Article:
Examples include the Vaal University of Technology’s (VUT), the Southern Gauteng Science and Technology Park and the Centre for Rapid Prototyping and Manufacturing at the Central University of Technology.
These ‘hubs’ provide 3D printing services for medical, prototyping, and rapid tooling purposes.


“Makerspaces” additionally help businesspersons realize their product ideations for which 3D printing is a key tool. The global “maker movement,” a technology-based extension of the “do-it-yourself” culture, has given rise to a number of makerspaces, or “fab labs,” around the world. There are more than 100 such makerspaces in Africa today. In 2011, VUT launched the “Idea 2 Product” lab series with twenty personal 3D printers. The labs have expanded to multiple South African universities, science centres, and schools, including township schools and globally to New Zealand, Sweden, and the United States. They allow entrepreneurs to experiment, collaborate, and learn the skills necessary to remain relevant in the coming era of manufacturing.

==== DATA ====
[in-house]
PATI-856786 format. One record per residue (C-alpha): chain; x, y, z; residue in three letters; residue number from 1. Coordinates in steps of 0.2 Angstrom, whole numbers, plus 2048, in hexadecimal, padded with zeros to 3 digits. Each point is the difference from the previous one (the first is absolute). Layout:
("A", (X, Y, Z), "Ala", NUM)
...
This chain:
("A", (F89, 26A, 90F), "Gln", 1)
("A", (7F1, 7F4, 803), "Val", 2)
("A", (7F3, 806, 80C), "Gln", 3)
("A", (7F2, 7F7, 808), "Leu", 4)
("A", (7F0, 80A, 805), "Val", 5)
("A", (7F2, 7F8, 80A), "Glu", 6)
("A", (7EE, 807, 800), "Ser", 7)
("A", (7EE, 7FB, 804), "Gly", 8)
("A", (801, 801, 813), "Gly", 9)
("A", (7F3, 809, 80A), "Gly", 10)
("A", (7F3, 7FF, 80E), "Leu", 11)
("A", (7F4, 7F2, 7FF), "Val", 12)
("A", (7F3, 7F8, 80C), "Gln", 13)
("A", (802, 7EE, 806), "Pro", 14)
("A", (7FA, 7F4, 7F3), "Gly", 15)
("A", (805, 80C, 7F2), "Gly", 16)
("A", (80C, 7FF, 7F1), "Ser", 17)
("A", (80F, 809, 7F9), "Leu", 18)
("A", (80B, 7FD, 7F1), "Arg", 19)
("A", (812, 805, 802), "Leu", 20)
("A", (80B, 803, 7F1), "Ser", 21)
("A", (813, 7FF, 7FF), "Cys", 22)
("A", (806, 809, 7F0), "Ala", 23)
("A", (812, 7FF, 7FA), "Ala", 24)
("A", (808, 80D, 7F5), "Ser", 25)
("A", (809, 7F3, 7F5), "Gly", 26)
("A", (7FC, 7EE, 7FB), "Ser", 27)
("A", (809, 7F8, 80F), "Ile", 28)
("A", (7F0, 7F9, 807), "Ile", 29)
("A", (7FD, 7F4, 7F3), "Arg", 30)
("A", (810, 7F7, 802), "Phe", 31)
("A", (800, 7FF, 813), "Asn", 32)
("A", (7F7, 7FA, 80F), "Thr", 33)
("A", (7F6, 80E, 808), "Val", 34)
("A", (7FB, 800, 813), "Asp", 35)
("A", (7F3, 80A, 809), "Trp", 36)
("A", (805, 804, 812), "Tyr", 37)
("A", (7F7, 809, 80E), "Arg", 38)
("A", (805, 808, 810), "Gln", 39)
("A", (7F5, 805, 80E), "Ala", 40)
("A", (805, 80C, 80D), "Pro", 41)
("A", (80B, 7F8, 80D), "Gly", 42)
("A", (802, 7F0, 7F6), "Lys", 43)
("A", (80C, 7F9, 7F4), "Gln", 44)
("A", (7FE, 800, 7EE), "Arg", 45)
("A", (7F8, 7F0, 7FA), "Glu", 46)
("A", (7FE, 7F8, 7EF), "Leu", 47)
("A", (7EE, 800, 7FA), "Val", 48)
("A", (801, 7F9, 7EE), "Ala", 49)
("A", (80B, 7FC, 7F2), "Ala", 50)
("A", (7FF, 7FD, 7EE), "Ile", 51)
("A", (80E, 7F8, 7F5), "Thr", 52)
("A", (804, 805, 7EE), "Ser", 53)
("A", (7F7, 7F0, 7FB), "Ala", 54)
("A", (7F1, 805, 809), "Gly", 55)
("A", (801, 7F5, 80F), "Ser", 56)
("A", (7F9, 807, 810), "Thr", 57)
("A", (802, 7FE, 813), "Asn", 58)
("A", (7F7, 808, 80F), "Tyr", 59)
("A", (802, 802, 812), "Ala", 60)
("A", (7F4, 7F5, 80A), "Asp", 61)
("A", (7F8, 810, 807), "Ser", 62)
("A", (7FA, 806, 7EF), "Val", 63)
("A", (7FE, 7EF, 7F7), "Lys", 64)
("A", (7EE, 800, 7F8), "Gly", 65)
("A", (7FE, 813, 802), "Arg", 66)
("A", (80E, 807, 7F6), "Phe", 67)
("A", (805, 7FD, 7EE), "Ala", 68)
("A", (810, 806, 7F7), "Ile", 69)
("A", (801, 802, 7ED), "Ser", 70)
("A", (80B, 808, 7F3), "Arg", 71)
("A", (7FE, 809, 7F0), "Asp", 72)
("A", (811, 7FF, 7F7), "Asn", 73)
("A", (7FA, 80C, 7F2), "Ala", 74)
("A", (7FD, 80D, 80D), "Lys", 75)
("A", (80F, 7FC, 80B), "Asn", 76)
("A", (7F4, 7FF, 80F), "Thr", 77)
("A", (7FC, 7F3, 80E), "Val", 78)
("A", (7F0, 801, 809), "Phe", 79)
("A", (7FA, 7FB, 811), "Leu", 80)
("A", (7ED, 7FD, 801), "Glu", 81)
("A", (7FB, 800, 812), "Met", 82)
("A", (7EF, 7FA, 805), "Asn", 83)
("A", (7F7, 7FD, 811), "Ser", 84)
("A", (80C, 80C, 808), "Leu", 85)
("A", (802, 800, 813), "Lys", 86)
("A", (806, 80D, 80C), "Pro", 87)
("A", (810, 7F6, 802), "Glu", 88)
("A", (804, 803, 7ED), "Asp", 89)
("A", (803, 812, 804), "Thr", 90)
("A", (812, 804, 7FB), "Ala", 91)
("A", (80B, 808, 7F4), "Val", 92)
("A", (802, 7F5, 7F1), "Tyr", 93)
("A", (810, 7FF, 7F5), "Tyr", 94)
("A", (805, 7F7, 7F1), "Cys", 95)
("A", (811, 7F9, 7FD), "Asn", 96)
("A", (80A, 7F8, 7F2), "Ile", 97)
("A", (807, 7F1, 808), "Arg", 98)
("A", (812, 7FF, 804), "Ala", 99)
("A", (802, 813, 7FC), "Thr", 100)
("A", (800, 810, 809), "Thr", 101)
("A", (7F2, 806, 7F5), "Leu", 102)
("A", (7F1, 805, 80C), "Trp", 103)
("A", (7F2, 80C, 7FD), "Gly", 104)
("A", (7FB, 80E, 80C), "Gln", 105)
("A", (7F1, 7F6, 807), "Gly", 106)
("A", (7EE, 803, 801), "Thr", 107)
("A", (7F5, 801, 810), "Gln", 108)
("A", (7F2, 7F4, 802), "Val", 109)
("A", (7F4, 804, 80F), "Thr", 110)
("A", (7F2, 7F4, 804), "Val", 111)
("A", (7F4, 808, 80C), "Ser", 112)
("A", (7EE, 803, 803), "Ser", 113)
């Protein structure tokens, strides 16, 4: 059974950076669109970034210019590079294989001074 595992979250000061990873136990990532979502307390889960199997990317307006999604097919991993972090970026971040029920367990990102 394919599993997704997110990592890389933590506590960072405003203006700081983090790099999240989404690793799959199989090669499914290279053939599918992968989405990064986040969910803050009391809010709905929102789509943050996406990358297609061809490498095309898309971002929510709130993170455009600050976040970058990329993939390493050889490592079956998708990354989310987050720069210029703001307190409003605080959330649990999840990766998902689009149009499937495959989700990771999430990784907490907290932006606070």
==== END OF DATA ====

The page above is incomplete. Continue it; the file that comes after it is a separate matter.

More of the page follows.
Global Value Chain

Many African economies have opened up to trade and investment in manufacturing, but they have not done so in services. This is a futile approach. Poorer African economies with lower labour costs risk losing entry points into GVCs for manufactured goods, and they are unlikely to develop sufficiently advanced 3D printing and robotics capabilities to compete with their more developed counterparts. Specializing in upstream activities, such as research and development and design, and in downstream activities like marketing, finance, communications, and distribution of finished goods, can facilitate new entry points.